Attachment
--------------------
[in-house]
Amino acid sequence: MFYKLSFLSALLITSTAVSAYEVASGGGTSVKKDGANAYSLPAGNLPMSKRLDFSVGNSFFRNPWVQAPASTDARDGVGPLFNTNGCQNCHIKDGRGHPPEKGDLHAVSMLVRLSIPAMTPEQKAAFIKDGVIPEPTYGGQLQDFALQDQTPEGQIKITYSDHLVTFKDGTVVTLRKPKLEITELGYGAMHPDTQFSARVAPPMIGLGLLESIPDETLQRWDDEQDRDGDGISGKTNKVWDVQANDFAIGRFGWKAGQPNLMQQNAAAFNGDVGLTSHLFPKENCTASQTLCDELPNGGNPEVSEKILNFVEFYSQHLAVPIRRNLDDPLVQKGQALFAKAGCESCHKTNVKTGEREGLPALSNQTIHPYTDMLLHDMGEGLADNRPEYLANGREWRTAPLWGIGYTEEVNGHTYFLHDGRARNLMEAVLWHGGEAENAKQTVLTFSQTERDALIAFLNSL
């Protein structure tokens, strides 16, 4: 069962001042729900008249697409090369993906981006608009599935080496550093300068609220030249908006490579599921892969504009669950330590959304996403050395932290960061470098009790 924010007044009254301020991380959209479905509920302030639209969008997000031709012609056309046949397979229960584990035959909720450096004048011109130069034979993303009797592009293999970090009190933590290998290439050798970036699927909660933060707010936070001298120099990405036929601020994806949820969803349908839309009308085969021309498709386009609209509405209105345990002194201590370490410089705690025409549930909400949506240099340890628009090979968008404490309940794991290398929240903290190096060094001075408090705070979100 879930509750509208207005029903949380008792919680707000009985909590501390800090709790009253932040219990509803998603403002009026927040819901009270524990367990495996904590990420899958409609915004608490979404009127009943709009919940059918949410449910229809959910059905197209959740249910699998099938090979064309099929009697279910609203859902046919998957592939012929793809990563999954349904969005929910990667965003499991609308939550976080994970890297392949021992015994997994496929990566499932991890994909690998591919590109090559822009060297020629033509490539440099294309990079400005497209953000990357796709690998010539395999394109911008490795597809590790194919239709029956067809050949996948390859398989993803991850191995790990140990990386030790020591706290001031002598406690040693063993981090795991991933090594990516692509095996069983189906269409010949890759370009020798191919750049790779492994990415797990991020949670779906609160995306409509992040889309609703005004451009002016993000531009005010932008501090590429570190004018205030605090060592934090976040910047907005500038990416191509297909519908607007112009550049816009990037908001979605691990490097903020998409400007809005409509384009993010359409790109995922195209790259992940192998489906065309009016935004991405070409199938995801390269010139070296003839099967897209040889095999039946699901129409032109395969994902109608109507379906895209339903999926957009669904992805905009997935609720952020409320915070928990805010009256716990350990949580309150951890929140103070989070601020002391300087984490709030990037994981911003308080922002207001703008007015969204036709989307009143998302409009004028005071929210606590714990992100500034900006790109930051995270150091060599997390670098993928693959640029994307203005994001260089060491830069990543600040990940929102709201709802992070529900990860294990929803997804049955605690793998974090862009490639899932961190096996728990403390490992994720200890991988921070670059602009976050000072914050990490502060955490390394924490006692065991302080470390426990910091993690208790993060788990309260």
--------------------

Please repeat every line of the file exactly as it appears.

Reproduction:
[in-house]
Amino acid sequence: MFYKLSFLSALLITSTAVSAYEVASGGGTSVKKDGANAYSLPAGNLPMSKRLDFSVGNSFFRNPWVQAPASTDARDGVGPLFNTNGCQNCHIKDGRGHPPEKGDLHAVSMLVRLSIPAMTPEQKAAFIKDGVIPEPTYGGQLQDFALQDQTPEGQIKITYSDHLVTFKDGTVVTLRKPKLEITELGYGAMHPDTQFSARVAPPMIGLGLLESIPDETLQRWDDEQDRDGDGISGKTNKVWDVQANDFAIGRFGWKAGQPNLMQQNAAAFNGDVGLTSHLFPKENCTASQTLCDELPNGGNPEVSEKILNFVEFYSQHLAVPIRRNLDDPLVQKGQALFAKAGCESCHKTNVKTGEREGLPALSNQTIHPYTDMLLHDMGEGLADNRPEYLANGREWRTAPLWGIGYTEEVNGHTYFLHDGRARNLMEAVLWHGGEAENAKQTVLTFSQTERDALIAFLNSL
């Protein structure tokens, strides 16, 4: 069962001042729900008249697409090369993906981006608009599935080496550093300068609220030249908006490579599921892969504009669950330590959304996403050395932290960061470098009790 924010007044009254301020991380959209479905509920302030639209969008997000031709012609056309046949397979229960584990035959909720450096004048011109130069034979993303009797592009293999970090009190933590290998290439050798970036699927909660933060707010936070001298120099990405036929601020994806949820969803349908839309009308085969021309498709386009609209509405209105345990002194201590370490410089705690025409549930909400949506240099340890628009090979968008404490309940794991290398929240903290190096060094001075408090705070979100 879930509750509208207005029903949380008792919680707000009985909590501390800090709790009253932040219990509803998603403002009026927040819901009270524990367990495996904590990420899958409609915004608490979404009127009943709009919940059918949410449910229809959910059905197209959740249910699998099938090979064309099929009697279910609203859902046919998957592939012929793809990563999954349904969005929910990667965003499991609308939550976080994970890297392949021992015994997994496929990566499932991890994909690998591919590109090559822009060297020629033509490539440099294309990079400005497209953000990357796709690998010539395999394109911008490795597809590790194919239709029956067809050949996948390859398989993803991850191995790990140990990386030790020591706290001031002598406690040693063993981090795991991933090594990516692509095996069983189906269409010949890759370009020798191919750049790779492994990415797990991020949670779906609160995306409509992040889309609703005004451009002016993000531009005010932008501090590429570190004018205030605090060592934090976040910047907005500038990416191509297909519908607007112009550049816009990037908001979605691990490097903020998409400007809005409509384009993010359409790109995922195209790259992940192998489906065309009016935004991405070409199938995801390269010139070296003839099967897209040889095999039946699901129409032109395969994902109608109507379906895209339903999926957009669904992805905009997935609720952020409320915070928990805010009256716990350990949580309150951890929140103070989070601020002391300087984490709030990037994981911003308080922002207001703008007015969204036709989307009143998302409009004028005071929210606590714990992100500034900006790109930051995270150091060599997390670098993928693959640029994307203005994001260089060491830069990543600040990940929102709201709802992070529900990860294990929803997804049955605690793998974090862009490639899932961190096996728990403390490992994720200890991988921070670059602009976050000072914050990490502060955490390394924490006692065991302080470390426990910091993690208790993060788990309260």